The Live-In Senior
Anyone who is charged with the task of caring for an aging parent, particularly the only surviving aging parent, faces a tough decision at some time in the time of their caregiver years. And that decision is whether to have the senior move in with you.
When that idea first comes to mind, you can probably think of more negatives than positives. It really goes against your orientation since you moved out of your parentís home as a youth. Since then your entire goal has been to live separately from your parents, not to integrate them back into your daily family life again. And if, by chance, you didn't get along all that well with your parents up to now, not a whole lot will have changed because of their advanced senior status.
How seriously you consider this idea depends on your living situation as well. If you are unmarried, separated or divorced, you may have the space in your home and the extra time to balance the two households. In that situation, you could combine your homes and save considerable money. You would not have to feel bad using a little of your parentís retirement or Social Security money to pay the mortgage since you would be saving them so much. And who knows, it might be nice to have the company.
If you have a spouse and children, however, the decision gets a little more complicated. If the fact that you are even considering letting grandma or grandpa move in with you leaks to the kids, they will probably be extremely enthusiastic about the idea. After all, they love their grandparents and having them live here seems so ideal. But children are not aware of the additional stress having Grandma move in might cause.
Additional positives about the idea of letting Grandma live in your home is that you would be there at all times to help with her medications or to jump to her aid in the event of a sudden medical problem. The worry about your parent weighs heavily on you as primary caregiver because the last thing you want is for something to happen to them and you were not there to help. Having mom or dad in your home would eliminate those many car trips to their house or apartment as well. You could include the food preparation in with what you do for your family and in most ways, they might just blend in.
But when considering the big question of ďLive-In SeniorsĒ most experts in caring for the elderly advise heavily against letting them live with you if it can be in any way avoided. For one thing, parents will be parents. Grandma or Grandpa may not be able to resist getting in the middle of child discipline situations or being nosey about marital spats or issues that come up, especially with teenage children.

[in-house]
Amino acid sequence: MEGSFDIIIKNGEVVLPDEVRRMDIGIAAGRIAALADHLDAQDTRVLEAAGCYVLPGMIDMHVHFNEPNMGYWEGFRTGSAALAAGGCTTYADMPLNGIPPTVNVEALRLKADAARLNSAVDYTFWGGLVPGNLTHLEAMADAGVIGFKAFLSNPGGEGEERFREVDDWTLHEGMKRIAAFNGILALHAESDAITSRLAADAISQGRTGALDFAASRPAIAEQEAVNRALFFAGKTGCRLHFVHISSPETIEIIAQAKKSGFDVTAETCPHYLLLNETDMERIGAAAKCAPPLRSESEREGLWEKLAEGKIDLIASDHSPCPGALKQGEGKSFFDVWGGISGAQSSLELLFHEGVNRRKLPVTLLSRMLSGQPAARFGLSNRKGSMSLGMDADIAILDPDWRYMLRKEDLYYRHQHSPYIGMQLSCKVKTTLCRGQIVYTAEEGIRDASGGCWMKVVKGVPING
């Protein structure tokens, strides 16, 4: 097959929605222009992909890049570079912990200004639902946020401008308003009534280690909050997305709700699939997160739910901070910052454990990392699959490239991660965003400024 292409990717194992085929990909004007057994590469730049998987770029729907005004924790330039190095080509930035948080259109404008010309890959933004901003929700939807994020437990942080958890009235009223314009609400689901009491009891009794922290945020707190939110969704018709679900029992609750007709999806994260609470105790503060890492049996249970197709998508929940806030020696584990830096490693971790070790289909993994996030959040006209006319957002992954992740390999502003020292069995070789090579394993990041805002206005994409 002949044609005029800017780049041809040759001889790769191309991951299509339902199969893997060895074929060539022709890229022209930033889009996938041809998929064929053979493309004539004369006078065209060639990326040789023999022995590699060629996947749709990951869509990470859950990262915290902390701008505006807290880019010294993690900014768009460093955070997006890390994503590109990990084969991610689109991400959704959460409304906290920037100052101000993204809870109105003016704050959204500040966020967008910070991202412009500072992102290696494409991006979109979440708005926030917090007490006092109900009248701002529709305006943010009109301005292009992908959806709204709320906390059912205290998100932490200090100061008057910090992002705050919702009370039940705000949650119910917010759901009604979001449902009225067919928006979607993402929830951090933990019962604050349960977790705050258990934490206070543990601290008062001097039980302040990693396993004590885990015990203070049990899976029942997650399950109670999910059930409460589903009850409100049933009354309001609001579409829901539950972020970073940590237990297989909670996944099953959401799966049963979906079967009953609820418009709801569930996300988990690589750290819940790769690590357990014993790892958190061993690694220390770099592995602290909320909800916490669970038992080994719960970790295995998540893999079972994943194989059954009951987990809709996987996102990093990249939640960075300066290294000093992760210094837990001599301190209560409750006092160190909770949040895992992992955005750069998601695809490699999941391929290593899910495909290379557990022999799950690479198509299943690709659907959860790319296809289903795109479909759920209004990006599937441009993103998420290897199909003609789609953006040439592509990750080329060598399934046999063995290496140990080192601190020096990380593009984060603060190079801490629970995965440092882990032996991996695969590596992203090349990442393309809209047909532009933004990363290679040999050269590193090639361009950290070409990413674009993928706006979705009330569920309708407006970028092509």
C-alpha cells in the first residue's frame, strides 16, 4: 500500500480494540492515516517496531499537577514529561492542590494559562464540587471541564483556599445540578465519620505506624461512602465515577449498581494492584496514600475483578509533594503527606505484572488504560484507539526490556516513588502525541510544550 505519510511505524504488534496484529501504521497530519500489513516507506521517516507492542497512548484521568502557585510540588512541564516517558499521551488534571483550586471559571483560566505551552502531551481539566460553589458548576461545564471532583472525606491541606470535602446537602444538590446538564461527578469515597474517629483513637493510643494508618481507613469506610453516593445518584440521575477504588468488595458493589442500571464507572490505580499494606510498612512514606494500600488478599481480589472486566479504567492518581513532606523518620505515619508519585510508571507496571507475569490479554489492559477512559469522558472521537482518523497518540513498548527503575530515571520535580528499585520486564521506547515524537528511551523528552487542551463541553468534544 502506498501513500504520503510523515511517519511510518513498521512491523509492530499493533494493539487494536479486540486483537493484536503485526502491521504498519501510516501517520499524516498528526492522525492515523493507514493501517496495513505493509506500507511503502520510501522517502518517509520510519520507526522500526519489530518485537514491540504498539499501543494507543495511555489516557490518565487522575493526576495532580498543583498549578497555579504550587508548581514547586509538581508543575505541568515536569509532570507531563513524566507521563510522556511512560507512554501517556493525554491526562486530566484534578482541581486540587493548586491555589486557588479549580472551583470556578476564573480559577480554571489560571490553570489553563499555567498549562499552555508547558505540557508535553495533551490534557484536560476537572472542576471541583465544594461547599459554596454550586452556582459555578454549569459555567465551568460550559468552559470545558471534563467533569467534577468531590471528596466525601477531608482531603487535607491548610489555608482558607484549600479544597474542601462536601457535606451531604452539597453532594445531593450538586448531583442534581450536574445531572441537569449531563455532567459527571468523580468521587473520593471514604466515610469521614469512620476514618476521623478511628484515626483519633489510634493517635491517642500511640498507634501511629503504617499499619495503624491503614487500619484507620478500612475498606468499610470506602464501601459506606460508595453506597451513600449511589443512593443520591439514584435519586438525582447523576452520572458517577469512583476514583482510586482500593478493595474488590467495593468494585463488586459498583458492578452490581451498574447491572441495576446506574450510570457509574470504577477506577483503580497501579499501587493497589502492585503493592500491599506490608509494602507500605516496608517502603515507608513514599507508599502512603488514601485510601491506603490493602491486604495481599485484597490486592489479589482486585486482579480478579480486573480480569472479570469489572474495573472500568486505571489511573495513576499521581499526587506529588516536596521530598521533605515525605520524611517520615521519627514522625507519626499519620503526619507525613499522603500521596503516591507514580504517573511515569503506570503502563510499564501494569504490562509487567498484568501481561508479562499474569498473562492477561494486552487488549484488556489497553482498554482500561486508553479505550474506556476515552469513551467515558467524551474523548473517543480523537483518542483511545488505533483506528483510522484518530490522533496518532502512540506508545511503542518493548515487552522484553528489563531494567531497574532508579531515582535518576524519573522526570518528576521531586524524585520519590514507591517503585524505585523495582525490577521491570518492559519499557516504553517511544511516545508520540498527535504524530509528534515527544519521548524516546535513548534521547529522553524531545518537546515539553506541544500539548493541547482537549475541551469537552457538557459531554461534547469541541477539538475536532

Teenagers are protective enough with their lives as is without having to answer questions from inquisitive grandparents that are around all the time. Within the context of your family, you no doubt already have some fairly sophisticated conflict resolution systems in place. Those work because everybody has learned to read each
other's signals. Throwing a senior into that mix could spell disaster for the family dynamics.
But the biggest reason not to have your aging parent live with you despite some attractive benefits as we have discussed is that you, as your parentís caregiver, need to be able to separate yourself from the live-in senior for a while. Caregiver burnout is a big problem when everything rests on you for the health and well being of your parent. It makes good sense for you to be able to go home and just let it go for a while. If that sanctuary away from the stresses of being a caregiver can be preserved, it should be, in the caregiver's best health interest, your family's stability and even for the well being of your parent. After all, maybe Grandma needs to get away from you from time to time as well.
Having said that, still, there are many families that have made Mother-In-Law quarters work for their Live-In Senior and their family dynamic. Most are
successful because the quarters are truly separated from the main family living space (a warm converted basement, or a cozy suite above a detached garage) with
their own locking entrances.
A lot depends on the Senior and how independent they are or want to be, or how isolated they may feel with such an arrangement. Do they want to cook for themselves, and store their own food? Do they need more space than the suite affords them? What level of care do they require, will you be spending more time in their 'home' than your own? Can they
truly be expected to make that level of independence work? Do they wander at night? Can they reasonably be expected not to leave burning food on the stove? At best it is a series of compromises.
You have to be aware that a Live-In Senior will be impacting your entire family. Actually some feel that it is a good idea to have their young people connect with Seniors during their declining years. The good that young people provide for the Senior is generally known, but it may not be so clear that having younger family members close to the Seniors may be a great training opportunity to broaden their horizons about seniors in general, and better equip them for the time they may have to shoulder the same caregiving
for which you are now responsible.